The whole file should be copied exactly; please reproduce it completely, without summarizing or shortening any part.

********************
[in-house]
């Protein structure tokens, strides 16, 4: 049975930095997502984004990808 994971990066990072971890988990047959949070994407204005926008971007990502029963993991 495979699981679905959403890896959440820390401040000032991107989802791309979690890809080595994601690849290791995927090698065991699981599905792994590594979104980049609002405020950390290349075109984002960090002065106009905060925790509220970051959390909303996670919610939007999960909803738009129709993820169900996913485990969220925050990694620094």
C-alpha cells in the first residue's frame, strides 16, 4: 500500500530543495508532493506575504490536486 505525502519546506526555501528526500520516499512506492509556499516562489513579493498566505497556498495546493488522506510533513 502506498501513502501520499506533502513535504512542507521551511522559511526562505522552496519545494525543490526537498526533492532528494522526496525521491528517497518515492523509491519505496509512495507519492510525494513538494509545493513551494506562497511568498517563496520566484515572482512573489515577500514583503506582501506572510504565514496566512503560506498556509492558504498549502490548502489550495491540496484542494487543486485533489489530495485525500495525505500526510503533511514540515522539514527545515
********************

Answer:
[in-house]
């Protein structure tokens, strides 16, 4: 049975930095997502984004990808 994971990066990072971890988990047959949070994407204005926008971007990502029963993991 495979699981679905959403890896959440820390401040000032991107989802791309979690890809080595994601690849290791995927090698065991699981599905792994590594979104980049609002405020950390290349075109984002960090002065106009905060925790509220970051959390909303996670919610939007999960909803738009129709993820169900996913485990969220925050990694620094």
C-alpha cells in the first residue's frame, strides 16, 4: 500500500530543495508532493506575504490536486 505525502519546506526555501528526500520516499512506492509556499516562489513579493498566505497556498495546493488522506510533513 502506498501513502501520499506533502513535504512542507521551511522559511526562505522552496519545494525543490526537498526533492532528494522526496525521491528517497518515492523509491519505496509512495507519492510525494513538494509545493513551494506562497511568498517563496520566484515572482512573489515577500514583503506582501506572510504565514496566512503560506498556509492558504498549502490548502489550495491540496484542494487543486485533489489530495485525500495525505500526510503533511514540515522539514527545515